Organic matter sources and lateral sedimentation in a Bahamian karst basin (sinkhole) over the late Holocene: Influence of local vegetation and climate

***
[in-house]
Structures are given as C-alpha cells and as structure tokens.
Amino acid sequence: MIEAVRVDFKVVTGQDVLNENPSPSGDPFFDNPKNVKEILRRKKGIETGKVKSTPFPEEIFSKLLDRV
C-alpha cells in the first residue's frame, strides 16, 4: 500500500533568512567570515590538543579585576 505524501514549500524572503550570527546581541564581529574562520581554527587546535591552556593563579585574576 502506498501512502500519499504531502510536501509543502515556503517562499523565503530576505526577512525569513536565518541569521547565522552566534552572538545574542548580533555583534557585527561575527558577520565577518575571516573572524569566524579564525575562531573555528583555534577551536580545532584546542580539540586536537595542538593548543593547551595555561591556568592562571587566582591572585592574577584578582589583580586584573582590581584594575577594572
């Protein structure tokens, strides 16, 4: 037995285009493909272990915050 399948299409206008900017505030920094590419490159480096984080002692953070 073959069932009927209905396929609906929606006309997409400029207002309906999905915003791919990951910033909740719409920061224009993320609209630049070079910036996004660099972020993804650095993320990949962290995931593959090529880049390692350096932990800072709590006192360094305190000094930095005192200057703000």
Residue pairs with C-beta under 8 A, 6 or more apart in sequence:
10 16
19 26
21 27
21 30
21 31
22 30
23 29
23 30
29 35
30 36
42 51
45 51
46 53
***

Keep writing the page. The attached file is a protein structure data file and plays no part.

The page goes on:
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2018 Karst basins (e.g., blueholes, sinkholes) accumulate well-preserved sedimentary successions that provide transformative paleoclimatic and paleoenvironmental information. However, the sedimentary processes within these basins are not yet fully understood. Here we present stable carbon isotopic values (13Corg) and C:N ratios of bulk organic matter in well-dated sediment cores from Blackwood Sinkhole (Abaco, The Bahamas) to investigate the changing flux of organic matter into the sinkhole during the late Holocene. The provenance of preserved organic matter changed through the late Holocene between three primary sources, as determined by three-endmember mixing modeling: wetland organic matter from the adjacent epikarst surface, authigenic primary productivity in the oligohaline meteoric lens, and terrestrial organic matter from the surrounding landscape. Expansion of wetlands on the adjacent epikarst surface played a critical role by increasing the flux of wetland organic matter to the sinkhole, especially during the last 1000 years. Hurricanes and regional rainfall may have mediated organic matter delivery to the benthos, either through hampering wetland development (prior to 1000 cal yr BP) or by changing dissolved nutrient concentrations available in the basin for primary producers. These results demonstrate that organic matter provenance in karst basins is not constant through time, and is significantly dependent upon both landscape vegetation on the epikarst surface and changing hydrographic conditions that impacts nutrient availability to primary producers.